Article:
On Friday June 17th, Susan and Selena left for their respective jobs taking with them 5 kittens (the orange litter from Hokenjo) and 3 adult cats. Two of the kittens were being adopted! The other 3 went to a foster home. Selena took Archie, Scarlet, Benjamin, and Petie to Tokyo to a Trap-Neuter-Return for their spays and neuters. The clinic also gave the vaccines for free when they found out what we were doing.
We had been worried that I would be all by myself with Susan and Selena gone, but Miwa showed up to Club LOHAS having taken the day off from work just to help me. I'm sure she will never read this, but I hope that she knows how incredibly grateful I am for all of the volunteering she has done with JEARS and with her own animal group in Koriyama.
So Miwa showed up and helped me to organize the donation shed. We also went shopping and bought cleaning supplies so that we could deep clean the dog houses. It ended up being a very productive day.
Miwa returned on Saturday June 18th for more animal care and organizing. That night, our Yokota base friends arrived in Inawashiro bringing more donated animal food, homemade human food (Thanks, Sandy!!), and great news of more potential foster and adoptive homes!
The next day, Sunday June 19th, we had a day packed full of pickups, drop offs, and scouting. First on the agenda was dropping off Chiro, Jr. (the male Chiro, we had mistakenly been calling him Sr. but Sr. is actually his mother even though she looks super young, hence the confusion). Chiro's original guardian, from whom we had taken him as she was evacuating Kawamata, had found a family friend willing to care for him in Fukushima City, about an hour from where she was staying. In the new foster home, she would be able to visit him more regularly.
This was sad, however, for Chiro, Jr.'s temporary foster moms, Tamy-san and her mother, who had been keeping him in Tokyo. They had already fallen in love with him in the short time and it was clear that he had formed a bond with them, as well. At one point Tamy hoisted Chiro into her arms and cuddled him and it was such a sweet moment. It was going to be a difficult departure.
So we all started caravanning to Fukushima City with Miwa and Yomiko-san leading the way, Tamy and her mother in the second car with Chiro, and Jim, Eija, and I in the big van pulling up the rear. I'm sure it was quite a scene to behold.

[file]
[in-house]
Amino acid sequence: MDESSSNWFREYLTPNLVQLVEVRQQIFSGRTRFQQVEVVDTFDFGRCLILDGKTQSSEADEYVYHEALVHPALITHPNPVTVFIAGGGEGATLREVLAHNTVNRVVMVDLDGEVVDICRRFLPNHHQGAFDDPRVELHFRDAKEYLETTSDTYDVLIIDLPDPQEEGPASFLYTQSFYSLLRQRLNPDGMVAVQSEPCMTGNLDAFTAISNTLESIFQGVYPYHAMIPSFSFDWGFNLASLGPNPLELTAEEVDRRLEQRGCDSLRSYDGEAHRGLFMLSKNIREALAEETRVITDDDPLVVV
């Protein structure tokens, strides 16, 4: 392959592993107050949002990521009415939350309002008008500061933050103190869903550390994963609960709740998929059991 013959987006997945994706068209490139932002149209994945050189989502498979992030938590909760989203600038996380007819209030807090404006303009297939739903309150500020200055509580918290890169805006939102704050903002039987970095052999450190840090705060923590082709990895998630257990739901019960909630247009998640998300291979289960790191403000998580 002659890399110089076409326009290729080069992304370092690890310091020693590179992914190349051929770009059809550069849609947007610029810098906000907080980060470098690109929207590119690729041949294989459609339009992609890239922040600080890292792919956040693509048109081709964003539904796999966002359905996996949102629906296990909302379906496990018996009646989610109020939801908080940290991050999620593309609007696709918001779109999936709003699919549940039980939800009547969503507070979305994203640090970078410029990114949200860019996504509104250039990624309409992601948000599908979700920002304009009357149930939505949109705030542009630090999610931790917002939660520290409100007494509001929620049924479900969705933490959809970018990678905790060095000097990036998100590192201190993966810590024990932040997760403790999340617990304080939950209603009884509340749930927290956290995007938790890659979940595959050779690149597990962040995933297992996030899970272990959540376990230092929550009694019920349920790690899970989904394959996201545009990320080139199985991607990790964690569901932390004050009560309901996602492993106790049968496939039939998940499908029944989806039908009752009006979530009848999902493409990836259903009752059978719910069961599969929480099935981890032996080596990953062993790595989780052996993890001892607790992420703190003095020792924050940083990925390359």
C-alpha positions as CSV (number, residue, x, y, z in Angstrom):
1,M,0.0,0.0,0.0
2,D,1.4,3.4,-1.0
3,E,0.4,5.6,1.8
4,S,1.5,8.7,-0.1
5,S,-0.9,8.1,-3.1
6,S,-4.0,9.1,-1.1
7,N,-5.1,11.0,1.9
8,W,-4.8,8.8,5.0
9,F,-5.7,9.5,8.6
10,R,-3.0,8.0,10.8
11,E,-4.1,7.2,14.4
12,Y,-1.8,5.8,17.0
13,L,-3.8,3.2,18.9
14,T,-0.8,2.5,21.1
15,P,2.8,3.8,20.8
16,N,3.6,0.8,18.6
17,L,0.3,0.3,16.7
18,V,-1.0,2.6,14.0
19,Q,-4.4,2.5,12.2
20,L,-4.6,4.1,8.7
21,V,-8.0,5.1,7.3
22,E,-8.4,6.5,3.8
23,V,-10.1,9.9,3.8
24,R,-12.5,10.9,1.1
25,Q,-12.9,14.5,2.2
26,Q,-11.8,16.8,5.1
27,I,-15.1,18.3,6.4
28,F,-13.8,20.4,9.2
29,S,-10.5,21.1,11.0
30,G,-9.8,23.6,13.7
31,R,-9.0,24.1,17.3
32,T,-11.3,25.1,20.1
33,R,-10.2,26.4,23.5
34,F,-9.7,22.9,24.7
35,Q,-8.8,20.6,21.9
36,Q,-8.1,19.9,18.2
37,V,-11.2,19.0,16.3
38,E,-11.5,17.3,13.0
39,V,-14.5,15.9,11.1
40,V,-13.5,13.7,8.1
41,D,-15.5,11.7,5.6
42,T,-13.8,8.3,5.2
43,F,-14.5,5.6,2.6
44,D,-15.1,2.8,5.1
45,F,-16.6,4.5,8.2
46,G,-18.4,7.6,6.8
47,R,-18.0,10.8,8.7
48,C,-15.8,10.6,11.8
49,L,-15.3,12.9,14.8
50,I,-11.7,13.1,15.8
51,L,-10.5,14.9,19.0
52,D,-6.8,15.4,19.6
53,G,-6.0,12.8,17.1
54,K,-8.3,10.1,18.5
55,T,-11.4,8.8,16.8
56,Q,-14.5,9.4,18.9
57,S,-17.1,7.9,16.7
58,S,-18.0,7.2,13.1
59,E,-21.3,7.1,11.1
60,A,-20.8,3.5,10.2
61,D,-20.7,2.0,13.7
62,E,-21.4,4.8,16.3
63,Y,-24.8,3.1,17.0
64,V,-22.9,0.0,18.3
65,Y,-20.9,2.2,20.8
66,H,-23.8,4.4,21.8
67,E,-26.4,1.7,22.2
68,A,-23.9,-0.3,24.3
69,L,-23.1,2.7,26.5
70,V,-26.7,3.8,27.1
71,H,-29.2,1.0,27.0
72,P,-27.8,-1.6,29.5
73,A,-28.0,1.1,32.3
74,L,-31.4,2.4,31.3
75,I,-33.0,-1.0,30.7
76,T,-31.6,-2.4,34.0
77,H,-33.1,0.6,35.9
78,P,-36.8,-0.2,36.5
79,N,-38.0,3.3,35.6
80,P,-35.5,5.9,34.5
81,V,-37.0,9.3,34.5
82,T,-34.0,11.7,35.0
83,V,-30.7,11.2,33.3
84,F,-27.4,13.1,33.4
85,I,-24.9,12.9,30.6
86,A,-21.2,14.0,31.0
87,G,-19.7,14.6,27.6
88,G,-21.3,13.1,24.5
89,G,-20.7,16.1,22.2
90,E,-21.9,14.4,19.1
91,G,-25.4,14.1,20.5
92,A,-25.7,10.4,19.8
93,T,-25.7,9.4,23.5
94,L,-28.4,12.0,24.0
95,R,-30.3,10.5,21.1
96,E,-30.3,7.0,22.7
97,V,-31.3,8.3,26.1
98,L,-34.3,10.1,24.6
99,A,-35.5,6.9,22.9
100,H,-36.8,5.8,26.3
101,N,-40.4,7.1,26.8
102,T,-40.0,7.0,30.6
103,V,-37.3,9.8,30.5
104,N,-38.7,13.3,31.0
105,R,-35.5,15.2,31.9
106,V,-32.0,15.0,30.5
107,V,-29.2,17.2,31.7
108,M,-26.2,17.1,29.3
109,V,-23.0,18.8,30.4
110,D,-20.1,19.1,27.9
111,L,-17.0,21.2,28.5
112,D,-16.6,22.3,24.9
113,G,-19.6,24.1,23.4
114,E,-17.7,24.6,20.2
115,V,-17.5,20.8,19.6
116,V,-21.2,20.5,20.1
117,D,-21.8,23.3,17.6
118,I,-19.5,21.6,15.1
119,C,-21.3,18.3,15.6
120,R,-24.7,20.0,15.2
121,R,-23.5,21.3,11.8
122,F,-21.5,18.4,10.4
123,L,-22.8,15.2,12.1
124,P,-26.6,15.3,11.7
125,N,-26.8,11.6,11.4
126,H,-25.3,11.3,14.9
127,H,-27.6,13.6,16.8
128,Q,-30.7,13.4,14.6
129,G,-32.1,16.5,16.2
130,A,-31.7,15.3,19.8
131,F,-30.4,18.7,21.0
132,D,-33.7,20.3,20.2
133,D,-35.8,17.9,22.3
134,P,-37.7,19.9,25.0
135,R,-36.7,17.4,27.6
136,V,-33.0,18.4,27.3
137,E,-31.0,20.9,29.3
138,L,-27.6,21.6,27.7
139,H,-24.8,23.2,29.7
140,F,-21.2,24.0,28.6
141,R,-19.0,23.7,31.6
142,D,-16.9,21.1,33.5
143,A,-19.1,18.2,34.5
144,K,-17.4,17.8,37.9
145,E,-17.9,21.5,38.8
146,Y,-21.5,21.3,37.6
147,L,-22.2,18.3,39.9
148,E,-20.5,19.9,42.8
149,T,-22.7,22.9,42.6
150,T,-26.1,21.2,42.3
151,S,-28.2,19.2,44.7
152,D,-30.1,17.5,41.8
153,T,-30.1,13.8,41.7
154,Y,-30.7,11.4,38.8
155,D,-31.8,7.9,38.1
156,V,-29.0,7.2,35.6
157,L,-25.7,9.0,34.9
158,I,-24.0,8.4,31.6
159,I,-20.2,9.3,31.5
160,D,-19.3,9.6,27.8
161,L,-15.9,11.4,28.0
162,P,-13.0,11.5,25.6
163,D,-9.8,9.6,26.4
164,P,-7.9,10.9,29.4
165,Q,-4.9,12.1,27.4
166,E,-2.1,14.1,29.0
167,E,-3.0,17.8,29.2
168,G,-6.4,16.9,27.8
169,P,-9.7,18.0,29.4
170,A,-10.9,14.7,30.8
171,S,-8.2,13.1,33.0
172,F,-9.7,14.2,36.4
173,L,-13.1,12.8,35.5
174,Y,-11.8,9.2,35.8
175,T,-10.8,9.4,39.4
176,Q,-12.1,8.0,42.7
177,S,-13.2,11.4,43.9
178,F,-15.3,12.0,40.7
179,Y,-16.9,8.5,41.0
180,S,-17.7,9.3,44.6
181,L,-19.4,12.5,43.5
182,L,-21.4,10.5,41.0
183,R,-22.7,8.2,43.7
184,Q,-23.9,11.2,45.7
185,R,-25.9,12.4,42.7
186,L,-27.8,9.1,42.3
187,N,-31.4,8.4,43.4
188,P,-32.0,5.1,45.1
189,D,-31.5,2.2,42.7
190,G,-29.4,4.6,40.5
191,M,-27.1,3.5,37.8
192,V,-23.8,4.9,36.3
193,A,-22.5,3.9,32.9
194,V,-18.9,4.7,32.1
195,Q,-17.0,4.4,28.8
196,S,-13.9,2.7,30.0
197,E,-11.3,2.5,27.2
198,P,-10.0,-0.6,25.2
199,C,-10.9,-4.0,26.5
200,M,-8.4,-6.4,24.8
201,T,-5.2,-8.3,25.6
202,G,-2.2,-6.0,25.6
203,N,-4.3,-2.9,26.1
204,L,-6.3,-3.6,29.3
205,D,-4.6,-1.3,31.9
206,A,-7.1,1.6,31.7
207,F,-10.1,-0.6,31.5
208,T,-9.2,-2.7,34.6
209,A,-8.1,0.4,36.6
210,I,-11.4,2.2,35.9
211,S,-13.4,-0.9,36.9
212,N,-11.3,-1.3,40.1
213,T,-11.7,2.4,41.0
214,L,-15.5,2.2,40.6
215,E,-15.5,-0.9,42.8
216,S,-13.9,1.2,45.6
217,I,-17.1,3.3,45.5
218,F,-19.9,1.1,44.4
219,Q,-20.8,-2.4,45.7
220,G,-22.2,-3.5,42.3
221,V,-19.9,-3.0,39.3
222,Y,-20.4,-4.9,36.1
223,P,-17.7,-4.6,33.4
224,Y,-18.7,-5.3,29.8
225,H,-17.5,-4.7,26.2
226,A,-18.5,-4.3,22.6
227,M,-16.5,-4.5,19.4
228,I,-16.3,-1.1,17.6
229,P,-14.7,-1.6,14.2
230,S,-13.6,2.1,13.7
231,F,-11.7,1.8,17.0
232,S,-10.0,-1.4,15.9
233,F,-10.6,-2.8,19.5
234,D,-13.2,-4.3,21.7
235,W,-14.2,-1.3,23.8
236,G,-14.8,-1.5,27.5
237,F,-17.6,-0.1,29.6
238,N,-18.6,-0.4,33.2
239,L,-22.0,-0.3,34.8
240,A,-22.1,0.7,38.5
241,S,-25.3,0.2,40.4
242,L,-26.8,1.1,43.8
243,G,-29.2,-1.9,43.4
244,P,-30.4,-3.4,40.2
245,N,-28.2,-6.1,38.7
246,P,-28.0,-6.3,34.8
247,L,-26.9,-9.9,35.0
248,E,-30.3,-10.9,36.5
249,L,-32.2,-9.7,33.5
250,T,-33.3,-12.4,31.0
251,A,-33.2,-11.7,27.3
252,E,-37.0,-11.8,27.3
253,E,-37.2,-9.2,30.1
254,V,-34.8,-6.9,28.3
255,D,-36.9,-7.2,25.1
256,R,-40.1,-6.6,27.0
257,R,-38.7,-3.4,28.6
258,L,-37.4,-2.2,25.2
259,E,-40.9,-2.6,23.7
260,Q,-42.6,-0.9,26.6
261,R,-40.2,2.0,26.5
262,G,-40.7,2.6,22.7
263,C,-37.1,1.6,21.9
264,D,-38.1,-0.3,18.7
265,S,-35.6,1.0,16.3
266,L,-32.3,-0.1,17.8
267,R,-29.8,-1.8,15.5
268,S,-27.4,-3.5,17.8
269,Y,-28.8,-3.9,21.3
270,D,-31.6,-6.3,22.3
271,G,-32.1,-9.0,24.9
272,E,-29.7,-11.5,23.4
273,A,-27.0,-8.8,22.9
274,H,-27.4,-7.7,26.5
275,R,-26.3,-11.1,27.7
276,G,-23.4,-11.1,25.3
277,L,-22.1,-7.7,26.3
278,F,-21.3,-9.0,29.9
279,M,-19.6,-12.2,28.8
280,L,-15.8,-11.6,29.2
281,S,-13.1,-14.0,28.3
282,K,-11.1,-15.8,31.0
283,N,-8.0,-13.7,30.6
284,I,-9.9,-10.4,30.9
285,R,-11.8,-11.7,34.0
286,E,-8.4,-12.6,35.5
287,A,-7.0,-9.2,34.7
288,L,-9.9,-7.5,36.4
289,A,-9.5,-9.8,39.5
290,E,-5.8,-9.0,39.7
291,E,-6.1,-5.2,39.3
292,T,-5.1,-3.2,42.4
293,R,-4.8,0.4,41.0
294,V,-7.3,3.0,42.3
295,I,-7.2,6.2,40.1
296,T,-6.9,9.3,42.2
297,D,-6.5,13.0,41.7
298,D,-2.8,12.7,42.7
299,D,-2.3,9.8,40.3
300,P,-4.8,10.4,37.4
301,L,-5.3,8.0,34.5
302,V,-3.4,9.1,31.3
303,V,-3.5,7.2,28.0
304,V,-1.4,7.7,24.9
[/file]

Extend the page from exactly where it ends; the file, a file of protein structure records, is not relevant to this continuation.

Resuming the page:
When we arrived at Fukushima City at the new foster's home we were told to wait a few minutes because Chiro, Jr's guardian was coming by to see him and say thank you. I was so excited to see her and to see her reunite with Chiro because I remember how distraught she was on the day that we picked him up. While we were waiting the new foster mom brought out tea and we all sat around and talked about animals (great small-talk topic among animal people!)
When Chiro's guardian arrived her face lit up to see Chiro and he ran towards her, tail wagging. It was such a beautiful moment especially when I looked around and there were 11 people in total standing in a semi-circle around this dog. It's amazing how a dog can bring so many people across so many cultures together.
The happiest dog in Fukushima City. Photo courtesy of Eija Niskanen
Once it was clear that Chiro had properly settled into his new home, Miwa (again) led the caravan, this time to pick up some cats also in Fukushima City. This was another Sega san arranged pick-up (what can I say, the woman is a saint). The woman from whom we were picking up cats had begun having anxiety issues after the 3/11 earthquake. This made her less able to take care of her cats. Her inability to properly care for her cats was compounding her anxiety issues. It was clearly a terrible situation for all involved. So Sega-san arranged for us to take the cats and temporarily house them until the woman felt capable of guardianship again.
When we got to the house the woman immediately started crying. I just wanted to give her a huge hug, but that would have been culturally insensitive (how DO you comfort a sad Japanese person?). She led us to a guest house where the cats were living. They had a nice big cage in the center for climbing and sleeping in, but the room smelled of ammonia and was quite cluttered. The woman began explaining to me that one of the cats had developed a tumor and she was very worried about it. I picked up that cat first, a small tortoiseshell/tabby named Koo. The woman pointed to the "tumor" and I immediately recognized it as a bite wound abscess. I told her (through Miwa) that it wasn't actually a tumor but an infection and the woman was visibly happier as she smiled through her tears.
The next cat to be picked up was a big orange tabby boy named Lee. When we picked him up to put him into a carrier her immediately started purring.
Then, we picked up the last adult cat, Choco, a gorgeous silver tabby boy. He's also quite the lover.
Lastly, we picked up a litter of 3 kittens, two brown tabbies (females) and an orange tabby (male). They are about 3-4 months old and the offspring of Koo and Lee. Don't worry, they've already been spayed and neutered since they've been with us!
After loading up all of the cats into Miwa's car, the guardian woman said tearful goodbyes and gave us coffee. Miwa's car and Tamy's car then departed back for Inawashiro to set up the new cats in houses and Jim, Eija, and I drove to Namie to feed the big chicken coop.
At the chicken coop we had a photoshoot!
Other than the chickens we drove around and scouted for animals, seeing several cats, but unable to catch any. We returned to Inawashiro to help with the animals and the Yokota base friends left to return again in two weeks!